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Evaluating Cardinals and Free Agent Pitchers Using Called Strikes and Whiffs

What can called strike and whiff rate (CSW) tell us about the Cardinals and this year’s free agent class?

MLB: MAR 29 Cardinals at Brewers Photo by Dan Sanger/Icon Sportswire via Getty Images

Earlier this year, Alex Fast at The Pitcher List introduced a highly useful new metric called CSW rate. It stands for “called strikes + whiffs” and the formula is straightforward (called strikes + whiffs, divided by total pitches, yielding CSW%). It tracks better with SIERA (skill interactive ERA) than whiff rate and swinging strike rate, and stabilizes after about ten starts. It’s also more predictive for future years than swinging strike rate and whiff rate. Unsurprisingly, it’s more predictive for starters than relievers, but it’s effective for both. I highly recommend reading the original article. Today, we’ll review what CSW% can tell us about this year’s Cardinals staff and the free agent class.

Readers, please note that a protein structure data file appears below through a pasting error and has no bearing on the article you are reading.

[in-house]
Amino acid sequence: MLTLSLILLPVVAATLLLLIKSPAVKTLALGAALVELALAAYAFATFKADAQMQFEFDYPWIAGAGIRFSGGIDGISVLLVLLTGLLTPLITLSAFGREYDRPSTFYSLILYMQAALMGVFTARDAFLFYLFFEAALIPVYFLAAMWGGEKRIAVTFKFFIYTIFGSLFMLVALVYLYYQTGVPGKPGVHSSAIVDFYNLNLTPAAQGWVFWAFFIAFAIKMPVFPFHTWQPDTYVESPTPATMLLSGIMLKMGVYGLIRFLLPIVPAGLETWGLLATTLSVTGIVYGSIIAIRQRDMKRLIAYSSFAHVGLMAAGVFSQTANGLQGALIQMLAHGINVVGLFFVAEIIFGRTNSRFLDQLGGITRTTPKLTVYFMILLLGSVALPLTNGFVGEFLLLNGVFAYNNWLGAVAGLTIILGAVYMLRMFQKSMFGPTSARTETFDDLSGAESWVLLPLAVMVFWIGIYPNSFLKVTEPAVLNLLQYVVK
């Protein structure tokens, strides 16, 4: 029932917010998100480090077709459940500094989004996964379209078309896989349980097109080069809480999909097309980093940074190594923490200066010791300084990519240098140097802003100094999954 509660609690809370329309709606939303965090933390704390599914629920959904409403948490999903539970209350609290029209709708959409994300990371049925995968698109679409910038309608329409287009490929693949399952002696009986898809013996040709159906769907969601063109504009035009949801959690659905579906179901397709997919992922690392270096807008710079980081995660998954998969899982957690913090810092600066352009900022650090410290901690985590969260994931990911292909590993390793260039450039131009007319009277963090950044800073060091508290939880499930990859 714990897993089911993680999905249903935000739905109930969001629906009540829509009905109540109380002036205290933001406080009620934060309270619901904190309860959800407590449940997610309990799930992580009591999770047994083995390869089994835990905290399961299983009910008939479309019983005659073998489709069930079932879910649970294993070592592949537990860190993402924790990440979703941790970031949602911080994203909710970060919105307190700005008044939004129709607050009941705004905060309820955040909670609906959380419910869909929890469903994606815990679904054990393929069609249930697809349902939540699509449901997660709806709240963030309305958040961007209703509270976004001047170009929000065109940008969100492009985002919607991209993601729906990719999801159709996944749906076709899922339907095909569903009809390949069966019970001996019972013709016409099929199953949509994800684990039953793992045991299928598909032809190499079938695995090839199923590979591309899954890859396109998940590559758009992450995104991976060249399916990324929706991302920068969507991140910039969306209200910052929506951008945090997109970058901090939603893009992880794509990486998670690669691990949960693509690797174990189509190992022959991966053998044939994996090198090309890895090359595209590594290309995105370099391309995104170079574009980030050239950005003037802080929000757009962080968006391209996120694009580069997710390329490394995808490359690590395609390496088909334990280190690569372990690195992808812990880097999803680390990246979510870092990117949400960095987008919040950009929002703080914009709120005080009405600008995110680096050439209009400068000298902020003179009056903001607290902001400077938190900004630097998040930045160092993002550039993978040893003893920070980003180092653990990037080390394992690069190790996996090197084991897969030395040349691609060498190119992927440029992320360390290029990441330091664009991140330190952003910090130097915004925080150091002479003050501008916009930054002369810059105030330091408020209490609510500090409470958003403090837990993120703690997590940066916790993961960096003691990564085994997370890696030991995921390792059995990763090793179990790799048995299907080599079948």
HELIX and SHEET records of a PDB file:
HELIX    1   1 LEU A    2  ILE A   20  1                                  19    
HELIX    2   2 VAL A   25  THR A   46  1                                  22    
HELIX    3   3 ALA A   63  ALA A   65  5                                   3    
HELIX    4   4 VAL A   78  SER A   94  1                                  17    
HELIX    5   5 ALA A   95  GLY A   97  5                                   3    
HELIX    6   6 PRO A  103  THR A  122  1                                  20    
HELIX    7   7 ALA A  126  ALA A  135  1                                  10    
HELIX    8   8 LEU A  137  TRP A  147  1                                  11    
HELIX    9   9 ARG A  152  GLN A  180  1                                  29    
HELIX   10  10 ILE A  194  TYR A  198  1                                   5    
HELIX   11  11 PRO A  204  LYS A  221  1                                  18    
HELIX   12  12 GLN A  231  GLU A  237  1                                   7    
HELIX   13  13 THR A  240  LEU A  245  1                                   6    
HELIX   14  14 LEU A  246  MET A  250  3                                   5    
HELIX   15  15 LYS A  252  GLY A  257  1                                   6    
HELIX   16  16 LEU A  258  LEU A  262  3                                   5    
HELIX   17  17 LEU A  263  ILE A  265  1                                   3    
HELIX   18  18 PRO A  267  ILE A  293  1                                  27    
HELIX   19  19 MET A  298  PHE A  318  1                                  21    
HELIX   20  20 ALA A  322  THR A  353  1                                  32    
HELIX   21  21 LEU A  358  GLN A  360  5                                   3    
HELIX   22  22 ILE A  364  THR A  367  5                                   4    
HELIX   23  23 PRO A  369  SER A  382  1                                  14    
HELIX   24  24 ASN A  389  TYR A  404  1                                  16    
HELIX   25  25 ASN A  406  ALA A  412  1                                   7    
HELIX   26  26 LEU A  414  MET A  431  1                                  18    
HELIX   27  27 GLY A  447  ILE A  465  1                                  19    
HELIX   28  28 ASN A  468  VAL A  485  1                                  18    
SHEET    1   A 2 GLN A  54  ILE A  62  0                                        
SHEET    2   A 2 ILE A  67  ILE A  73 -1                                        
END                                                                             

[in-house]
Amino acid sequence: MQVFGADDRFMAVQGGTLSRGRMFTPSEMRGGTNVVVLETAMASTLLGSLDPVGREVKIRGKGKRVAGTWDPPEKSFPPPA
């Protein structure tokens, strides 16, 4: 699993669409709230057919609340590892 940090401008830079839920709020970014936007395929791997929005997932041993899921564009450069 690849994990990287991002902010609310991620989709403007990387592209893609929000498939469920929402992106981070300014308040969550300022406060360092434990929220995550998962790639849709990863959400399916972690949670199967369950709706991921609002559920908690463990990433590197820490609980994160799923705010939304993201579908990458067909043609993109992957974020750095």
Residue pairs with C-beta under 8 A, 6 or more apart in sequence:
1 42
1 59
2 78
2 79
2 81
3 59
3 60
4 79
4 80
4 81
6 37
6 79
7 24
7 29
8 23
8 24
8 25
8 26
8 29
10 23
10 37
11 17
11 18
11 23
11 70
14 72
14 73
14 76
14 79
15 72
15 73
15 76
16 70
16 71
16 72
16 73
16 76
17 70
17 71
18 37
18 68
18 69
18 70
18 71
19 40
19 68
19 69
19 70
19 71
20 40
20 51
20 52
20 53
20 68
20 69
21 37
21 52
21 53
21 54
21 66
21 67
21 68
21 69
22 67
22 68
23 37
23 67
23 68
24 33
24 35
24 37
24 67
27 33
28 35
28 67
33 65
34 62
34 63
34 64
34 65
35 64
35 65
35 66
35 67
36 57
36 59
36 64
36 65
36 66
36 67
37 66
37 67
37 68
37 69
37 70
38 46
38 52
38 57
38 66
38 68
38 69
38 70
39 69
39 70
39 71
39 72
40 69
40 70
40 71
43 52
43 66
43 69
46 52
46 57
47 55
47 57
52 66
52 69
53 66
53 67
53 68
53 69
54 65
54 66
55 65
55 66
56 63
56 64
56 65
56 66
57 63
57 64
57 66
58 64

First, let’s look at the Cardinals specifically. What you’ll see here is any Cardinal with 500 or more pitches thrown (plus Jordan Hicks, who missed the 500 pitch barrier), their CSW%, and their percentile rank league-wide.

Cardinals CSW%, 2019

Player CSW% CSW Pctile
Player CSW% CSW Pctile
Jordan Hicks 30.83% 79.58%
Carlos Martinez 29.14% 61.47%
Miles Mikolas 27.73% 40.32%
Jack Flaherty 31.20% 82.21%
Daniel Ponce de Leon 26.83% 27.79%
John Gant 29.00% 59.37%
Adam Wainwright 28.13% 46.32%
Michael Wacha 24.60% 5.79%
John Brebbia 30.73% 78.95%
Andrew Miller 32.51% 89.47%
Giovanny Gallegos 35.50% 98.74%
Dominic Leone 27.42% 35.79%
Dakota Hudson 26.54% 23.68%
Ryan Helsley 26.34% 21.26%
Tyler Webb 25.42% 12.63%